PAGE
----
Management Suite, 12 Southgate Street, City Centre
12 Southgate Street is an unlisted mixed-use Class E/E(d) premises within the commercial core of the Bath conservation area and World Heritage Site. It forms part of the 2009-2010 Southgate development, utilising a distinctly Georgian-esque style of architectural design. Southgate Street is a popular and busy pedestrian thoroughfare that acts as a direct connector between the historic city core and Bath Spa Station and bus station via Stall Street. The unit remains a well-connected shopfront on a busy through route for traffic and pedestrians adjacent to the entrance to the multi-storey car park, despite its perceived ‘outlier’ position on the external edge of the Southgate development. This location is instead a significant transition between Bath’s newer shopping district and the historic city centre.
Application 22/02922/AR has been granted consent for the display of external signage in association with the new use of the unit as a gym. Following design revisions to application 22/02922/AR, the existing signage as-delivered follows a grey, green, and white colour palette which is considered to be an appropriate addition against the Bath stone palette of the building.
The application includes signage proposals that were previously proposed under application 22/02922/AR (see drawings dated 21/07/2022) and subsequently revised. These have been slightly altered as part of this application; the proposed fascia would now be externally illuminated with a trough light rather than internally illuminated, and the projecting sign would be non-illuminated and feature a blue border around its outer edge.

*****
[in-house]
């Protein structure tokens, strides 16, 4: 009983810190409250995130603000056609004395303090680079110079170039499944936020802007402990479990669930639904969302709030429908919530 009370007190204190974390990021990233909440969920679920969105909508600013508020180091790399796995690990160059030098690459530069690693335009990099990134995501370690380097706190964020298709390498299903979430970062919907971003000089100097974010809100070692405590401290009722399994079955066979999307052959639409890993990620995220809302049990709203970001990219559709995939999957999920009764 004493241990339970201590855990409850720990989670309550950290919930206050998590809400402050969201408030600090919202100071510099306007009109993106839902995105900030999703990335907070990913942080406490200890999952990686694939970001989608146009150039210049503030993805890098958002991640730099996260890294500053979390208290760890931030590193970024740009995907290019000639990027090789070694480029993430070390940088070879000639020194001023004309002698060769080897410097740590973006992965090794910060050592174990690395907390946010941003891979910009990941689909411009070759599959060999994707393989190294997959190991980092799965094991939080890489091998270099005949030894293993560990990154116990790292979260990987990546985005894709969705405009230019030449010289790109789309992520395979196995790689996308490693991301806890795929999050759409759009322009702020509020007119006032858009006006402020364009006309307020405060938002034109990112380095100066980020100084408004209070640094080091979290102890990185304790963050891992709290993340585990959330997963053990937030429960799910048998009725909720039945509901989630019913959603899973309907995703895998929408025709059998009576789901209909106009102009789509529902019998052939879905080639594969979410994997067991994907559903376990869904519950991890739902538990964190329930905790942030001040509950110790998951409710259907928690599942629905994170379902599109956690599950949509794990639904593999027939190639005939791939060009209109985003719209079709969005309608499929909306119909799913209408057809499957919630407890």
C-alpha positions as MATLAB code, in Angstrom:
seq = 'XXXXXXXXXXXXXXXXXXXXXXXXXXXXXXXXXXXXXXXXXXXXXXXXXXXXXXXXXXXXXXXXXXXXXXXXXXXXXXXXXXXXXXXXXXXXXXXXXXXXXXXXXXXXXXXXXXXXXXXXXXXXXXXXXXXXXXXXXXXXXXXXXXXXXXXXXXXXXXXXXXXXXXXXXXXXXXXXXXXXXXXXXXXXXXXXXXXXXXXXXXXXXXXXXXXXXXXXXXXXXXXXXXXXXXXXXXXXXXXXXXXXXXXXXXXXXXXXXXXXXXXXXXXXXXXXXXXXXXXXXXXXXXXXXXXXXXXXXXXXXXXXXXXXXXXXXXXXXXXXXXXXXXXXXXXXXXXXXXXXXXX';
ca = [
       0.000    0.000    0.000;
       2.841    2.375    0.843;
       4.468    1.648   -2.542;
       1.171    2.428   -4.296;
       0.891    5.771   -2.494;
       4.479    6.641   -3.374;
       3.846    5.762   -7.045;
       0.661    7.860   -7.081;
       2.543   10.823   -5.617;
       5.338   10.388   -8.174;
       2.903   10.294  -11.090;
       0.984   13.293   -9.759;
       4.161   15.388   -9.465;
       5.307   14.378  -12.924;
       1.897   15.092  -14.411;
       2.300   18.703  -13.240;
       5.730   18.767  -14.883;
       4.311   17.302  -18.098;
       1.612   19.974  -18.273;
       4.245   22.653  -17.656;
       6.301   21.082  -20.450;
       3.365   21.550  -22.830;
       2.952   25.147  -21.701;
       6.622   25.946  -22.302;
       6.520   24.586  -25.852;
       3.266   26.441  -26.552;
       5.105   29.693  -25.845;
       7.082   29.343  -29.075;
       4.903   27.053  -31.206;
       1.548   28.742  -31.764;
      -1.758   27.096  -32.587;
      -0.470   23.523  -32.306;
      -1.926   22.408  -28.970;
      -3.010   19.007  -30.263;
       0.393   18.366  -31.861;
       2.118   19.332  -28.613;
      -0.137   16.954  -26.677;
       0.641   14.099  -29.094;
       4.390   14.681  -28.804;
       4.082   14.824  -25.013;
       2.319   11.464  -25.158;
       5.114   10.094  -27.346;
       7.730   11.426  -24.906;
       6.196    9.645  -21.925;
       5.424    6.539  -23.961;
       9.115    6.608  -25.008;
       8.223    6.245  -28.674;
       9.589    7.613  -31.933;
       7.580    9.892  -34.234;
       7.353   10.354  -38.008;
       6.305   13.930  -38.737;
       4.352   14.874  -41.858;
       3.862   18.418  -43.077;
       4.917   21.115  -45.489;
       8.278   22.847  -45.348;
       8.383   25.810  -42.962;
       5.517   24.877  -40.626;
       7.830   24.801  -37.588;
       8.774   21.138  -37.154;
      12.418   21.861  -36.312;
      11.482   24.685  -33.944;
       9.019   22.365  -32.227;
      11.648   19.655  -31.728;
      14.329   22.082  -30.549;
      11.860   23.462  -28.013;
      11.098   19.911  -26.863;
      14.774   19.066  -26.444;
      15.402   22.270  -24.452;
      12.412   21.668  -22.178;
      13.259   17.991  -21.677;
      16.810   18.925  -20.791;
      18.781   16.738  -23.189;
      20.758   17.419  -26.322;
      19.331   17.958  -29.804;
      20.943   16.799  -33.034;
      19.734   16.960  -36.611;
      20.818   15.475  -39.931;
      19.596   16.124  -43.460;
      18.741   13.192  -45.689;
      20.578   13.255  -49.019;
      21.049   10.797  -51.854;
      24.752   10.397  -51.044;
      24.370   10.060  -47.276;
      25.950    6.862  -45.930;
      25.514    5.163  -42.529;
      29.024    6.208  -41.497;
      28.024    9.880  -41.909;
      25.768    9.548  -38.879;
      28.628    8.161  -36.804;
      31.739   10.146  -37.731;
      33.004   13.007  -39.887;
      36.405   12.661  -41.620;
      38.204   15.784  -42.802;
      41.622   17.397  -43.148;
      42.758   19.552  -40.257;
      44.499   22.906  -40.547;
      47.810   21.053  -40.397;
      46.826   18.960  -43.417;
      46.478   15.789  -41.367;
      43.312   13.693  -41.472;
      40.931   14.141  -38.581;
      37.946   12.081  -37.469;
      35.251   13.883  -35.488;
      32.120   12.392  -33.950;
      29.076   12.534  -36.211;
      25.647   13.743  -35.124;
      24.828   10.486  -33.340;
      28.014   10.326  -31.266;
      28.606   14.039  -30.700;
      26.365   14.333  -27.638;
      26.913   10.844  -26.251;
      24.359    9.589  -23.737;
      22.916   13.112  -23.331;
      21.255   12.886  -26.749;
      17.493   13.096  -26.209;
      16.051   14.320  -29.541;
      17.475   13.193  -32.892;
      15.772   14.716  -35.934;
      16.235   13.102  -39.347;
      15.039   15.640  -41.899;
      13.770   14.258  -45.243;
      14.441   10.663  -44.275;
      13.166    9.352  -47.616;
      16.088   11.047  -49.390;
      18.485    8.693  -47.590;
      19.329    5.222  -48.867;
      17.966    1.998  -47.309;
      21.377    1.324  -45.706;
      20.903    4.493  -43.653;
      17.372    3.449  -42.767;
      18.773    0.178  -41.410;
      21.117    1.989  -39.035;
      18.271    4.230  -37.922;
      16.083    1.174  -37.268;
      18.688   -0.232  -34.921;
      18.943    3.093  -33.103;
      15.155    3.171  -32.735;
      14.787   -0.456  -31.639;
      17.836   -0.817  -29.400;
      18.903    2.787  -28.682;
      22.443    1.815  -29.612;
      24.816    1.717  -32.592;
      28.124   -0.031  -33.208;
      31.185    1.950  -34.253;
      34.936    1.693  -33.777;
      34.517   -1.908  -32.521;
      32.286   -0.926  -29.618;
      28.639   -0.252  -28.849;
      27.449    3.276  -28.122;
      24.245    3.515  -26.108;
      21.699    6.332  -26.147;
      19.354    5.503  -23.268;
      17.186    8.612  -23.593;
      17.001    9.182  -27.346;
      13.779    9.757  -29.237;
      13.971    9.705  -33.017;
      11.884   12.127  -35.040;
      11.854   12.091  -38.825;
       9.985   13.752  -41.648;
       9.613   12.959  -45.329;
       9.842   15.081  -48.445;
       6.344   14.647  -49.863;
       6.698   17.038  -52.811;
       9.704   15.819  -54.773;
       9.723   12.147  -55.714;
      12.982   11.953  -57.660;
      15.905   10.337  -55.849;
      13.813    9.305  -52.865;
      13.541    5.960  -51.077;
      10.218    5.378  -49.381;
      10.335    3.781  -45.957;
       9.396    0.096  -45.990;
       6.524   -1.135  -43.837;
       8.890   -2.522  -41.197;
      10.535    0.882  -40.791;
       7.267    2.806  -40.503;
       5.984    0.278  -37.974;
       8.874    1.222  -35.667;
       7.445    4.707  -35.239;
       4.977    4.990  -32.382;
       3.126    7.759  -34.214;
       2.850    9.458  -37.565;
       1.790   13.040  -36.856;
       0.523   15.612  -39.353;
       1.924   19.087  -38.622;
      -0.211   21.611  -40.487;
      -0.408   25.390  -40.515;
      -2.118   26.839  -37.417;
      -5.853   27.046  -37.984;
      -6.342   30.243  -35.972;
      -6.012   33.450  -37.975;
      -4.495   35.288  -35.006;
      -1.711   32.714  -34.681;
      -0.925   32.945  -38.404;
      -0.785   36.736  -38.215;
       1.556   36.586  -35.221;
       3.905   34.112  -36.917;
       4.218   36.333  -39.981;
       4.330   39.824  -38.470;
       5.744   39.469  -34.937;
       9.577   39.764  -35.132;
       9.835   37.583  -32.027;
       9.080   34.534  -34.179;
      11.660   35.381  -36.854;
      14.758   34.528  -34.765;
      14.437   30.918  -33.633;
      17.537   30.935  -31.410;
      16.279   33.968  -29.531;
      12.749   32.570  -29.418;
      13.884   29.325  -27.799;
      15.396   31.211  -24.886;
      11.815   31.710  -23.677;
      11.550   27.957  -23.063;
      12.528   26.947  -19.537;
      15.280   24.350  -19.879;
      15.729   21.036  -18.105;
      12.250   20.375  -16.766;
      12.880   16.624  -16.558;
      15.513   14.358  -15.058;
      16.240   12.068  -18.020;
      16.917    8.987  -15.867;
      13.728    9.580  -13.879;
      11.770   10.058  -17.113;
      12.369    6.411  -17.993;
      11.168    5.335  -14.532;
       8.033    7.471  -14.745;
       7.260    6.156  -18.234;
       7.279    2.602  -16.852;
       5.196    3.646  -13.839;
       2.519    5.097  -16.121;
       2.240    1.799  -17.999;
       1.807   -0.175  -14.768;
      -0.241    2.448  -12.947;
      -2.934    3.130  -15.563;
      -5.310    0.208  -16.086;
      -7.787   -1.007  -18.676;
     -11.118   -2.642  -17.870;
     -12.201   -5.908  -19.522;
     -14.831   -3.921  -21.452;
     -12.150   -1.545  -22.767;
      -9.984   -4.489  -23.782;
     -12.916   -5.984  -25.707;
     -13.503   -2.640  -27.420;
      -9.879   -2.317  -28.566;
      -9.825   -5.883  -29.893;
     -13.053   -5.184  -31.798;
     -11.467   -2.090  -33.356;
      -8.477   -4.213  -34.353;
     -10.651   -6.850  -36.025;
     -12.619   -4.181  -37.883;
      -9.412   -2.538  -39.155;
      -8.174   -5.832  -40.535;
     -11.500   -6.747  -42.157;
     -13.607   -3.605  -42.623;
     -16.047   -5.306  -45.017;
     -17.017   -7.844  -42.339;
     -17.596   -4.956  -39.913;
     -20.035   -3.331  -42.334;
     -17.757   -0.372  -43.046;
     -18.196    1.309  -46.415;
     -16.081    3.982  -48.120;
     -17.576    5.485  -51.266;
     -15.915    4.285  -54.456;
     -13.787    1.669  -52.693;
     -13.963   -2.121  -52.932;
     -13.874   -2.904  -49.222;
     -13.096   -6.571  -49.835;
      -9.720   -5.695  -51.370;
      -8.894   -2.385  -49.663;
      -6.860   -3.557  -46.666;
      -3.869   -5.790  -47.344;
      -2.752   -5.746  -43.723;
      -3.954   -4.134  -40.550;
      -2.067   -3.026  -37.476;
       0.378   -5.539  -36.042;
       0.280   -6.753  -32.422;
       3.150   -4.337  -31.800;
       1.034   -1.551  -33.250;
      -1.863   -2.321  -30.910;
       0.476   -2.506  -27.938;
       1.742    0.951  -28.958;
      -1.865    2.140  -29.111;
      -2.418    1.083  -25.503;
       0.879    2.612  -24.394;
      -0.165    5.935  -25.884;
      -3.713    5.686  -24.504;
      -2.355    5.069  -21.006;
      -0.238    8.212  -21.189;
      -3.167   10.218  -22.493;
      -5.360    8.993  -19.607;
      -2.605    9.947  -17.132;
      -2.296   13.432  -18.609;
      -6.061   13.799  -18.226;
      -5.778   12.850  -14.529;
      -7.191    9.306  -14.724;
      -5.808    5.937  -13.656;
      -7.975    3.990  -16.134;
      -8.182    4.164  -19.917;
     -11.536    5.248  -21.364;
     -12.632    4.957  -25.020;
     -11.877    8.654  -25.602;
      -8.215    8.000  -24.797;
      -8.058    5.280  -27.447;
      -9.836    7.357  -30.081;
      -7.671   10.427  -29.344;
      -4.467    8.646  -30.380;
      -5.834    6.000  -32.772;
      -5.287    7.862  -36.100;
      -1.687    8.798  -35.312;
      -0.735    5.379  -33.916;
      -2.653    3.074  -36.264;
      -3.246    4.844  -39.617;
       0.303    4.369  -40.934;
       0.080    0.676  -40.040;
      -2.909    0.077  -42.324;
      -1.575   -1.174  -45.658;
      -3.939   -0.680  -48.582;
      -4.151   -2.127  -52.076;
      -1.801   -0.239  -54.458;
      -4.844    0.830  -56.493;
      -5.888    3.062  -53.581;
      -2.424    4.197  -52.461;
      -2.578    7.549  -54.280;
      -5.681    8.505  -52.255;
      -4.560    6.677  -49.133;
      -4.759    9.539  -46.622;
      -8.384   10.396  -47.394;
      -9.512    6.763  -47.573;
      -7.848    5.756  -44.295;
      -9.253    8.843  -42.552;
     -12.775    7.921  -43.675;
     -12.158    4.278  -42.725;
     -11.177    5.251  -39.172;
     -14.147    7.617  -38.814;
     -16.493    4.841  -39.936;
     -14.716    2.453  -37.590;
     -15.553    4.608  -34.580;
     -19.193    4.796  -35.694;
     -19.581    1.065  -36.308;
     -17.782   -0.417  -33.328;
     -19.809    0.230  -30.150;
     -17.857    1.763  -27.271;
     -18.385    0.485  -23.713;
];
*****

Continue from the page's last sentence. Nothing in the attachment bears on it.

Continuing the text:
Whilst BPT is in-principle resistance to the use of illuminated signage, we acknowledge that a trough light has already been installed over the fascia as part of the previous planning permission, and this would be retained as part of the latest proposals. As the replacement projecting sign would also be non-illuminated, there would be no increase in overall illumination levels across the building frontage.
Considering the appearance of the signage already in situ, we maintain that the use of a blue and green colour palette is overly strident whilst also sitting awkwardly adjacent to the more subdued dark grey of the aluminium wall panel to be retained, where the existing signage presents a coherent and colour-coordinated approach to the unit frontage. Where the existing signage has already resulted in the reactivation of this entrance point into the building and its new commercial use is clearly legible as part of the streetscape, we question whether the revised signage proposals would demonstrate a sufficient increase in public benefit and associated commercial viability to justify the proposals. We therefore reiterate that the use of a homogenous grey and green branding colour palette is a more complementary addition to the neutral tones of the Bath stone building elevations, than the new signage as proposed.